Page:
Flynn & Benray Ltd v Breccia & McAteer

JudgeMr. Justice Haughton
Judgment Date13 August 2015
Neutral Citation[2015] IEHC 547
CourtHigh Court
Date13 August 2015

[2015] IEHC 547


Flynn & Benray Ltd v Breccia & McAteer







Banking & Finance – Non-payment of loan – Shareholder agreement – Good faith – Fair dealing – terms of contract – Inference of intention – Implied terms – Art. 43.1.1 of the Constitution

Facts: In the present proceedings, the plaintiffs sought various declarations in relation to the borrowings of the second named plaintiff to purchase the shares of ‘X’ company. The plaintiffs also challenged the appointment of the receiver by the first named defendant. The first named plaintiff being the shareholder, director of the second named plaintiff while guaranteeing the loan facility obtained by second named plaintiff alleged that the first named defendant breached the terms of the shareholder agreement by purchasing the aforesaid loan and security of the second named plaintiff from the lending institution and attempting to sell its shares through the receiver to the sister company of the first named defendant. The plaintiffs' also asserted breach of contract, damages, conspiracy against the defendants following which, the defendants filed counter-claim against the plaintiffs.

Mr. Justice Haughton granted various declarations to the effect that the acquisition of loan and associated security of the second named plaintiff by the first named defendant was valid and lawful, that the first named defendant being the promoter of the company ‘X’ was neither entitled to demand or recover monies from the second named plaintiff nor to the benefit of the Letter of Waiver of Pre-Emption Rights executed by the plaintiffs, that calling in of the aforesaid loan by the second named defendant was invalid, that the appointment of the receiver was invalid. The Court granted permanent injunction to the plaintiffs thereby restraining the defendants from offering or selling the shares of the second named plaintiff. The Court however, granted an order for dismissal of the plaintiffs' claim for damages for breach of contract, conspiracy and also the dismissal of the defendant's counterclaim. The Court observed that though the commercial transactions were largely based on good faith and fair dealing, such terms might be expressly excluded or its scope would be limited by particulars terms of the contract, and in such cases, the context had to be seen to infer the true intent of the parties. The Court opined that it must not substitute its own definition of fairness on the parties rather try to construe the meaning of the contract. The Court found that the terms of the shareholder agreement never envisaged a forced sale by a promoter standing in the shoes of a lending institution or operating outside the pre-emption provisions. The Court held that in order to presume the intent of the parties by implication, it had to be satisfied that the implied terms were reasonable and equitable, efficacious from business standpoint, clearly expressed and should not be contradictory to any express terms of the contract. The Court found that even using the officious bystander test that the implied term must be so obvious as to go without saying, in the present case, such bystander could have objected to the propriety of one shareholder to acquire the loan facility of another shareholder from the succeeding lending institution. The Court held such acts would be contrary to art. 43.1.1 of the Constitution recognising the right to private ownership. The Court found that there were no breaches of any material terms by the shareholders.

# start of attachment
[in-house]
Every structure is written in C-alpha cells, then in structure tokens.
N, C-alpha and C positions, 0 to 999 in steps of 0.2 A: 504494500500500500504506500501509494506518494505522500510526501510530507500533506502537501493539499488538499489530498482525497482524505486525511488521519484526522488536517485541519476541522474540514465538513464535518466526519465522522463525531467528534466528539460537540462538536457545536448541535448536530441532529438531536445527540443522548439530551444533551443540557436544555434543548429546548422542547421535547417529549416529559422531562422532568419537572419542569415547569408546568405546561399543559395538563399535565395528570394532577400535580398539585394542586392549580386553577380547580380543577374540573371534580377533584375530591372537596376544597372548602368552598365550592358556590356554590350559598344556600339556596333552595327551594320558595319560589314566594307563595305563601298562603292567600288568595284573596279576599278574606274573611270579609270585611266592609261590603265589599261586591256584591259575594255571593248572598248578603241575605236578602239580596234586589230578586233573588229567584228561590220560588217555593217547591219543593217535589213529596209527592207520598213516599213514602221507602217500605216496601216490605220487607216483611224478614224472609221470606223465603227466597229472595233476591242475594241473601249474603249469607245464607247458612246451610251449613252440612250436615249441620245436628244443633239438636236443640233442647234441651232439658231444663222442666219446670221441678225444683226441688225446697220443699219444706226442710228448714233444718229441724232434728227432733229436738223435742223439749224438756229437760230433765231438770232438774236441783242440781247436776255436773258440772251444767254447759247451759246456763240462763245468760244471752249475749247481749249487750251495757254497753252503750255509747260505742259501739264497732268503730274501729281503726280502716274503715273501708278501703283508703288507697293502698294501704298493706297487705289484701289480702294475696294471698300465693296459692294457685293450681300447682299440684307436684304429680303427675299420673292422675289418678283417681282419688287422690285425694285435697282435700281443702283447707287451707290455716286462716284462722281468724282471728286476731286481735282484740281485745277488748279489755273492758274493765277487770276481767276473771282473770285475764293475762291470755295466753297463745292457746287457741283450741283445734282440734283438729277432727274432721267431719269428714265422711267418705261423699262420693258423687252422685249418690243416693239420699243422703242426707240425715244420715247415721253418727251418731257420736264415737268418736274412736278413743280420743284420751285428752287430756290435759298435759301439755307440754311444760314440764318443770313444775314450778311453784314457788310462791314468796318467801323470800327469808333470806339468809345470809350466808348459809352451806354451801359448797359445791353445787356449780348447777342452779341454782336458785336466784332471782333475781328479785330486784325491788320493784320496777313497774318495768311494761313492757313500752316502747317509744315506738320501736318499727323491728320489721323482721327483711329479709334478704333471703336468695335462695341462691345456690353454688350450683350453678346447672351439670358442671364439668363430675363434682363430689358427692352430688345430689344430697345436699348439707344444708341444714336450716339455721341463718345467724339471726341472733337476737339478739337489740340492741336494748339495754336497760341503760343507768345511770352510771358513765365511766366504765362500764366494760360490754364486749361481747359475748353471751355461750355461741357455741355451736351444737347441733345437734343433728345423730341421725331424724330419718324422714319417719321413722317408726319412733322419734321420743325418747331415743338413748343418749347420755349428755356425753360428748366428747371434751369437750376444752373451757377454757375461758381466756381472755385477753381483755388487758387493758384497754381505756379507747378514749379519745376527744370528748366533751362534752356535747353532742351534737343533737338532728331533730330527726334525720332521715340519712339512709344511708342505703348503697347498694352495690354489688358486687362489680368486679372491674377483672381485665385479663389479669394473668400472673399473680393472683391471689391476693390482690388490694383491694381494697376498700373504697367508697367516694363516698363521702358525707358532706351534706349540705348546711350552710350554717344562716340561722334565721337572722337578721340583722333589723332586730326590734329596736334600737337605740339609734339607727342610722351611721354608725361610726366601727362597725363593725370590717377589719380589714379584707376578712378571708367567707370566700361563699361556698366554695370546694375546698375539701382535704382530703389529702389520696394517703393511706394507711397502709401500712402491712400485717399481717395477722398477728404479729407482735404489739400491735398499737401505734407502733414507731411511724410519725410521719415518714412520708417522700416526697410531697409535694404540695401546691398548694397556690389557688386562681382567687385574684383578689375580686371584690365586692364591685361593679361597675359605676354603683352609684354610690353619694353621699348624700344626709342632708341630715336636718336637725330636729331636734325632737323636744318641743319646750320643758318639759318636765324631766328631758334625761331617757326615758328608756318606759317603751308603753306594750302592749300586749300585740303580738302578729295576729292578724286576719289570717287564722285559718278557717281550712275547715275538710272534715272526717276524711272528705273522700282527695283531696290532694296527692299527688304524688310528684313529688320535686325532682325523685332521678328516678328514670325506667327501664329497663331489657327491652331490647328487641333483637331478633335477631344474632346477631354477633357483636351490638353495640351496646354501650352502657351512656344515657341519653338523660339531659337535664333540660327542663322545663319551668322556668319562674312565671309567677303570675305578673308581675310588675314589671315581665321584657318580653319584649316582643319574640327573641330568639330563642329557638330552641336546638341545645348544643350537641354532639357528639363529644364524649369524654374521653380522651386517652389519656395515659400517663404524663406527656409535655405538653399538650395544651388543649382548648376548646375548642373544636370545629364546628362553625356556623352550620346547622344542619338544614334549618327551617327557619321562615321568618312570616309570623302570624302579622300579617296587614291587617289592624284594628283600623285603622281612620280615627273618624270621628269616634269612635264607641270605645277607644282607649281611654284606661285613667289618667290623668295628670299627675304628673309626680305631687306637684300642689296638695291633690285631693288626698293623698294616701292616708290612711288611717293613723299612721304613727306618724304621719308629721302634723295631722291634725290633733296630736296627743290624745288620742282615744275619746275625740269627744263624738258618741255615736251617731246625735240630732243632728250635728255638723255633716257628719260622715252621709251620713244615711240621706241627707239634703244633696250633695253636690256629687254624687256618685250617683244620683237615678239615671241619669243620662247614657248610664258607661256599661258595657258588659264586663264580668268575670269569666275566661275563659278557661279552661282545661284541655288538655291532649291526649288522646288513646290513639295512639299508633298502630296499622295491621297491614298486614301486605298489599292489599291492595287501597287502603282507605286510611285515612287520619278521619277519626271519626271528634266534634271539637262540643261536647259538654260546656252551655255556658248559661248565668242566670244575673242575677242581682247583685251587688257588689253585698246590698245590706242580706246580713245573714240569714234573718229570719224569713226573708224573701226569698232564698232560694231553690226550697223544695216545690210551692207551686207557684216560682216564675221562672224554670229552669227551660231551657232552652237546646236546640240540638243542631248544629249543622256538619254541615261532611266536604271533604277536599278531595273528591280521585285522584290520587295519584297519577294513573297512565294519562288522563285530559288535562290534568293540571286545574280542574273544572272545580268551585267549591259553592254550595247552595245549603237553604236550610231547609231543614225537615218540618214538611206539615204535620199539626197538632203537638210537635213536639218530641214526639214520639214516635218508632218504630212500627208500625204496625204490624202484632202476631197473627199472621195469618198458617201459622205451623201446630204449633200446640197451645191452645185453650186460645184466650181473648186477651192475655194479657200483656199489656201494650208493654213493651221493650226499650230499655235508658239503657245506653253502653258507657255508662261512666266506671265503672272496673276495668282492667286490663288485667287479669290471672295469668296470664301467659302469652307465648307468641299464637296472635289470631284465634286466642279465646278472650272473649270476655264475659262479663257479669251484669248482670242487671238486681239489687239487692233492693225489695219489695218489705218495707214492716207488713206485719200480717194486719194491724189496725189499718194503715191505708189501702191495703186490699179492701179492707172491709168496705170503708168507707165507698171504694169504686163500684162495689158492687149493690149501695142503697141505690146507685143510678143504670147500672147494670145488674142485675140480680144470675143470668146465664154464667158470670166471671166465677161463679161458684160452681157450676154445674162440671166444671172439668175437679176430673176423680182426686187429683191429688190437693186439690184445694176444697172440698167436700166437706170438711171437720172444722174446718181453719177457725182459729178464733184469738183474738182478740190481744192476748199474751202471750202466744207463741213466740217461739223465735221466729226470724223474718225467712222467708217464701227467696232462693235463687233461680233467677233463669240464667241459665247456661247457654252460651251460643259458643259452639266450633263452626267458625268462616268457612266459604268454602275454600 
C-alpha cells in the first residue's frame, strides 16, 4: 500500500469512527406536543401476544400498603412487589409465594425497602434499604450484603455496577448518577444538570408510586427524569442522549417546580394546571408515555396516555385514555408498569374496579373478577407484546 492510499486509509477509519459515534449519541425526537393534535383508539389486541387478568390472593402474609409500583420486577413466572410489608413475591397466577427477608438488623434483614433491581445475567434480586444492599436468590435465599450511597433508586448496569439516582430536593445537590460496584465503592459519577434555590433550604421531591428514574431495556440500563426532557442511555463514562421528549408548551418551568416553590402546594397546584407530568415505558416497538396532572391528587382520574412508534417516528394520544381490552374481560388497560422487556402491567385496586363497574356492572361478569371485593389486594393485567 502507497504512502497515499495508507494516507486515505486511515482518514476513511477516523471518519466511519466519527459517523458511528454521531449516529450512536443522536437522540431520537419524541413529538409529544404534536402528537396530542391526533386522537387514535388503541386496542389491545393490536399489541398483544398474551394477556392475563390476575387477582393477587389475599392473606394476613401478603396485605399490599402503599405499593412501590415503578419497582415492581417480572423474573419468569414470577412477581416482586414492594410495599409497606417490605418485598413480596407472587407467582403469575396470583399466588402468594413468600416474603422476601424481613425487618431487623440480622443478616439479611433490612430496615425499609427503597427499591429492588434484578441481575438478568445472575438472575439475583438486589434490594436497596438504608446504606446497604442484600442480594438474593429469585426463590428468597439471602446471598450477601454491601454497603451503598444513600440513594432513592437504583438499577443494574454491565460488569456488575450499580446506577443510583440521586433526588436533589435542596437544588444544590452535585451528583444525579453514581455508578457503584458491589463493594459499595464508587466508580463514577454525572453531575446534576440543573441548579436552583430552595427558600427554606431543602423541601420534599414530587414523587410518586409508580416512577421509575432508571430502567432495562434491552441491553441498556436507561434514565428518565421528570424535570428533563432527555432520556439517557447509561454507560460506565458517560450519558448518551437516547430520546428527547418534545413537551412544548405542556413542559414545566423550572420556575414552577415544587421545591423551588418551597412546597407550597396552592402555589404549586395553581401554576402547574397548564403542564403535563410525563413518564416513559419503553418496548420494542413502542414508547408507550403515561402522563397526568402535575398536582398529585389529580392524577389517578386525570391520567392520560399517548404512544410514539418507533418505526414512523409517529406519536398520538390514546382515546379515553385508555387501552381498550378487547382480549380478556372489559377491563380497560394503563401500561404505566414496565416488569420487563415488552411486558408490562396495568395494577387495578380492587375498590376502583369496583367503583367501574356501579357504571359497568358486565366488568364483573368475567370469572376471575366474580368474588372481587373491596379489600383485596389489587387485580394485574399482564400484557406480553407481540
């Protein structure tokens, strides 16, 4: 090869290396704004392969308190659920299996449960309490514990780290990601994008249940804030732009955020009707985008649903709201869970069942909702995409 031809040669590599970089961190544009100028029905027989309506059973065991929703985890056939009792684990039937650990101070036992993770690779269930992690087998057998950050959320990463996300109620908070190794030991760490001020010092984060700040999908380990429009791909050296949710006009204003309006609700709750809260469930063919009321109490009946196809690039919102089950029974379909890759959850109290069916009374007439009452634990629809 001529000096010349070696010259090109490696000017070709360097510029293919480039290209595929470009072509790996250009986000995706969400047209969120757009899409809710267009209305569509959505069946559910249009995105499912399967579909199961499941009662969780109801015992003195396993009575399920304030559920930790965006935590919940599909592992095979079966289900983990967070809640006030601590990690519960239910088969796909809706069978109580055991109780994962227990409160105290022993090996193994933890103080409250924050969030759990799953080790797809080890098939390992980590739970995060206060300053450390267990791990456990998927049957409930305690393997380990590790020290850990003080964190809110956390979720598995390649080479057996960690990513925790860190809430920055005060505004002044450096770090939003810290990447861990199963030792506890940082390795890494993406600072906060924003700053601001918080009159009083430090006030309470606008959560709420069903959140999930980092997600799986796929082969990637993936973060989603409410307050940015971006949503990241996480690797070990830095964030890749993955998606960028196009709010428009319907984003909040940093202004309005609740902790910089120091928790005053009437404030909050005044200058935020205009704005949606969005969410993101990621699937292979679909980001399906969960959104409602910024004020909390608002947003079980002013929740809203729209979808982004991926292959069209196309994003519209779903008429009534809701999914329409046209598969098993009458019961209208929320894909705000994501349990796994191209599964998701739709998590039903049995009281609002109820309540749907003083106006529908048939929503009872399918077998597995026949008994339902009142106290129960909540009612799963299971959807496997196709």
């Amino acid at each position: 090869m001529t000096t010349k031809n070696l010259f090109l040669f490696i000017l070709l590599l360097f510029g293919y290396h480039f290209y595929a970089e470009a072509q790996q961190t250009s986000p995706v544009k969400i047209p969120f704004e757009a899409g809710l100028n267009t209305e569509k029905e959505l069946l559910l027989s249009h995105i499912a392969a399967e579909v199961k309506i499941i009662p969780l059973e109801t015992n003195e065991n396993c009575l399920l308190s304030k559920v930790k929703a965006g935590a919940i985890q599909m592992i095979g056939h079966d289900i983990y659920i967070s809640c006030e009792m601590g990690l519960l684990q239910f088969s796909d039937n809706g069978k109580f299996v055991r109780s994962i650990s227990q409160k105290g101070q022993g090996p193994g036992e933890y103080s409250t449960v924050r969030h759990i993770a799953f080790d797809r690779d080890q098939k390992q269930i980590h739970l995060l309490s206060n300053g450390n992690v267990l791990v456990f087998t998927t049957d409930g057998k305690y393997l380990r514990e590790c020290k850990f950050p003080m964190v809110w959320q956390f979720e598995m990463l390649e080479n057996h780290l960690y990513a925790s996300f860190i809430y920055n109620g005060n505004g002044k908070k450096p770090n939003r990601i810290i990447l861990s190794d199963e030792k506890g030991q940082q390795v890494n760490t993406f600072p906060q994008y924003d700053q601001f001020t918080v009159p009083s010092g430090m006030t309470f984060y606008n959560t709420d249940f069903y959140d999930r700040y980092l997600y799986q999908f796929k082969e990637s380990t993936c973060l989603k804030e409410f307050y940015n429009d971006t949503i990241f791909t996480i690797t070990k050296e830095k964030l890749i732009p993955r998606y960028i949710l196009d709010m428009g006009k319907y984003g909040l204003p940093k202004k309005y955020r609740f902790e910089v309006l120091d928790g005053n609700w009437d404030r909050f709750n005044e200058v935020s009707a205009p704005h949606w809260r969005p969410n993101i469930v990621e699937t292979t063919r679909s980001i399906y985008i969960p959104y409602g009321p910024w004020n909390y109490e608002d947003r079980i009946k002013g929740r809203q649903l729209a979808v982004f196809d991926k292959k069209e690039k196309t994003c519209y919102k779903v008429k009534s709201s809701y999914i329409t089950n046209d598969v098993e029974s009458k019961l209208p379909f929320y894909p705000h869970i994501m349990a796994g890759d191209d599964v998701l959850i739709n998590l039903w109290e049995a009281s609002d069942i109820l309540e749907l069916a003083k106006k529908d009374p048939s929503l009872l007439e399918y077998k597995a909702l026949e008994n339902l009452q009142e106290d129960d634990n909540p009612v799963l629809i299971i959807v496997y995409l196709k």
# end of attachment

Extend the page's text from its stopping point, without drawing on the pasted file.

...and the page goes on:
JUDGMENT of Mr. Justice Haughton delivered on the 13th day of August, 2015









The Plaintiffs' Claims


Resolution of the 'Veto' Issue


Resolution of Claims against the Receiver


The Defence and Counterclaim


Defendants did not go into Evidence




(1) How is the Shareholders' Agreement to be Construed; and are any Terms to be Implied


- The Shareholders' Agreement dated 28 th March 2006


- The Loan Facilities


- Mr. Flynn's Guarantee


- Mortgage of Shares


- Waiver of Pre-Emption Rights


- Legal Principles - Interpretation


- Legal Principles - Implied Terms


- Discussion


- Implied Term not to Take Steps Preventing Performance of the Contract


- The Approach of the Court


- Findings as to Context


- Construing the Shareholders' Agreement


- Implied Term that no Party can Take Steps that may Prevent Performance of the Contract


- Implied Term of Good Faith


(2) Consequences


- Breaches


- Non-Breach


(3) If there was Breach, should the Plaintiffs be Deprived of Relief on Equitable Grounds?


- Lack of Candour


- Diversion of Dividends


- Misleading Accounts in Relation to Involvement with JCS/the Talos Transaction


- The Talos Transaction


- Mr. Flynn's Involvement in JCS


- Signing of the Talos Term Sheet


- Advice of Mr. Dan O'Neill/Hypocrisy


- Circumstances of Receipt of Mr. Dan O'Neill's Advice


- The Use of 'Knowingly Stolen Documents'


- Unsupported Criticism of the Receiver


- The Conduct of Breccia


- The 'Veto'


- The Purchase of the Benray Loan and Security


- 'Calling in' the Loan and Appointing the Receiver


- Tullycorbett Funding, the Effect on the Talos Transaction and the Ambition to Acquire a Controlling Interest in BHL


- Conclusion on the Equitable Discretion Defence


(4) The Legal Effect of the Tullycorbett Agreement


(5) Damages for Breach of Contract?